Stay safe while washing your hands everyone!

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Written by johnwhays

April 5, 2020 at 9:56 am

Keep Going

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I’m on a roll and enjoying the fact that momentum from my recent decluttering success has me suddenly expanding the effort to reach items that have sat untouched for almost six years.

With my closet in the bedroom clean, and the drawers in my dresser unstuffed, I went on to tackle the pile of papers and odd collection of pocket leftovers that get dumped on the inviting flat expanse of the dresser top.

Included in the stack was the form for renewing my passport that I had filled out four months ago. That form was awaiting a headshot photo that met the specific requirements for dimensions and quality. It took a little while for Cyndie and me to find the right background to take the photo ourselves. Once that was done, I needed to print it on photo paper. That provided another easy opportunity for delay.

Friday, that renewal form finally made it to the post office and all that dresser top debris has now been dispatched to logical organized locations.

That accomplishment helped to fuel continued momentum that took me back out into the shop where there is now a glorious new open space where the foosball table top once stood. On the right side of the image above, there is a box against the wall that has been sitting there since we settled in here back in 2012.

We had removed three hanging light fixtures from the basement and I packaged them up to sell or give away. It’s just one of those things I didn’t get around to finishing that the box sat there untouched all this time.

Yesterday, I opened up the box, removed all the mouse-chewed bits of cardboard and packing paper, threw away the stash of acorns the rodents stowed, and laid out the light fixtures to take pictures for an ad.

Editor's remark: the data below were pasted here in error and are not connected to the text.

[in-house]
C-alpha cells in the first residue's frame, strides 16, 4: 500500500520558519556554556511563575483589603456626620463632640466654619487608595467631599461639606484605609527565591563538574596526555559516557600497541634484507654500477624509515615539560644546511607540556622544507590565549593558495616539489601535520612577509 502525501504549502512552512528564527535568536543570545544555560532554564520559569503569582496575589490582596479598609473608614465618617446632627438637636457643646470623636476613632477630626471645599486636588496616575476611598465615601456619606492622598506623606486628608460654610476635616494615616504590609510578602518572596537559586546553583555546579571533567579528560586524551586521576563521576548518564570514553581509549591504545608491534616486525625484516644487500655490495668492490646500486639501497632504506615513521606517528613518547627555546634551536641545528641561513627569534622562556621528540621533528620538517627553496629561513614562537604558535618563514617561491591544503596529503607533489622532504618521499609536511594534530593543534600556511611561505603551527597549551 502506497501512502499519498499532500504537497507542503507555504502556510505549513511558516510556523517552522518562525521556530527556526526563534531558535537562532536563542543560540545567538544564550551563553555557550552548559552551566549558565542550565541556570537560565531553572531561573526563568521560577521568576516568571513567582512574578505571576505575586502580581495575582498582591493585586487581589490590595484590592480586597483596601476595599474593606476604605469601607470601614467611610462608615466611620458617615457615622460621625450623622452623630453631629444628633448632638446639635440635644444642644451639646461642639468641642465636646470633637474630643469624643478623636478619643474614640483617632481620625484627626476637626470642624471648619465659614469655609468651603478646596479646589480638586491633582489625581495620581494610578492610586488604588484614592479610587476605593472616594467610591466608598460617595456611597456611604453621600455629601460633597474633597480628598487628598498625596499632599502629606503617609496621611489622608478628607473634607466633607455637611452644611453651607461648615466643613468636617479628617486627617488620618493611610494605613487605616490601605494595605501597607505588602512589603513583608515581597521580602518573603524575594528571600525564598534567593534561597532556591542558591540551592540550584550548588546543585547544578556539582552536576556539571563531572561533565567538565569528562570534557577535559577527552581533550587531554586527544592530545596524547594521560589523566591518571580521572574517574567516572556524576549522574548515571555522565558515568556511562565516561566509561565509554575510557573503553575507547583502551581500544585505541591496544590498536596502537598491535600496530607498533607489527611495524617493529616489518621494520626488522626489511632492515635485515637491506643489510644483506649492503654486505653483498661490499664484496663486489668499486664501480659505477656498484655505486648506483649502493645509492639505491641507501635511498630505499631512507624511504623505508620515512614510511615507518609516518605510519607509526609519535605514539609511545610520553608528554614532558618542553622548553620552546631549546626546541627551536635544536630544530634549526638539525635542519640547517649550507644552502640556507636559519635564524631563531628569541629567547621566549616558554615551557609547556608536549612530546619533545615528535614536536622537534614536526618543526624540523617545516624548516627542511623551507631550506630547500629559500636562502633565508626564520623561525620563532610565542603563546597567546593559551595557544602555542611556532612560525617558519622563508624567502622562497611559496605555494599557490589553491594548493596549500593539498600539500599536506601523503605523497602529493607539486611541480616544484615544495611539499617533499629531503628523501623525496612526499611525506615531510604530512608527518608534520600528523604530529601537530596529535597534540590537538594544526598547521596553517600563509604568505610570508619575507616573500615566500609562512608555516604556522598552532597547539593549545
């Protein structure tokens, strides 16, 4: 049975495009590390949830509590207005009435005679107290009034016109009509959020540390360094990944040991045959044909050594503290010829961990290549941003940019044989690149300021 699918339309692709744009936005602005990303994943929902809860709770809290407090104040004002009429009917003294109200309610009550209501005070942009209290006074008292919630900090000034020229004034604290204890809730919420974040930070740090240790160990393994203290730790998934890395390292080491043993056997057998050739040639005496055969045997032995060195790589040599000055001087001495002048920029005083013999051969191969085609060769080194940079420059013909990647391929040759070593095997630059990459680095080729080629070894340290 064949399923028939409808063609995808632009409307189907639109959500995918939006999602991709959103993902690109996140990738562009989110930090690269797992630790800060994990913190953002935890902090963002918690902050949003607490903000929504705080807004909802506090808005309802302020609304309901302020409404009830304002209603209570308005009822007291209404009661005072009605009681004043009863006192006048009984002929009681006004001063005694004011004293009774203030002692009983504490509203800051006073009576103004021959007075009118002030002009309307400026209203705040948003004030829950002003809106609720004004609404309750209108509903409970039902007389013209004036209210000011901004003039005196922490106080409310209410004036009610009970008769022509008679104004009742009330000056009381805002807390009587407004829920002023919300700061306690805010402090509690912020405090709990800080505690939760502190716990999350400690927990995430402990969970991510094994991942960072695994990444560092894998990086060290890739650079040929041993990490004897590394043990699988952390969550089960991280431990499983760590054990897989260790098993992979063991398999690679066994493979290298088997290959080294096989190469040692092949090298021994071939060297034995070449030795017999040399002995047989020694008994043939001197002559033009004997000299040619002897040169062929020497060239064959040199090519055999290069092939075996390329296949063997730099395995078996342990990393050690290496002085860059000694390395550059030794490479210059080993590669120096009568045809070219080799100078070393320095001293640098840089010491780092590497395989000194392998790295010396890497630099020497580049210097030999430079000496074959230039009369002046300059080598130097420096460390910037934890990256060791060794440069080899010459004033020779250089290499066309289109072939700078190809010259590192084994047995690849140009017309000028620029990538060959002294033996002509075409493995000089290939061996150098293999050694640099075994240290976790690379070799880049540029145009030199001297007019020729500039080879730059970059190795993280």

They’re out there in the Craigslist universe now, hoping to find a new home.

And I am going to keep going.

I think I will finally throw out that old tattered seat I replaced on the lawn tractor that sold last month. I had placed the ripped vinyl seat back into the same box the new had come in. The tractor is gone, but I still have the throw-away seat left over from it. Really?

Boy, I gotta say, this decluttering progress is a real feel-good endeavor.

No wonder I’ve become so inspired to keep going.

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Written by johnwhays

October 7, 2018 at 9:50 am

Trail Inspirations

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After a second visit on Saturday for pure maple syrup and pancakes, Cyndie enlisted the artistic energies of visiting Williams girls, Ella and Sarah, to decorate some of the new blocks before we placed them on the trail.

It’s a bit of a shame that their designs will all too quickly be subject to the abuses of plodding muddy boots and paws, but that won’t stop the creative exclamations from still offering glimpses of inspiration to passersby.

The 60 new blocks paved another 8.5 feet of sloppy trail, but we’re still going to need a lot more pallets if we want to cover the length of perpetually wet ground down there.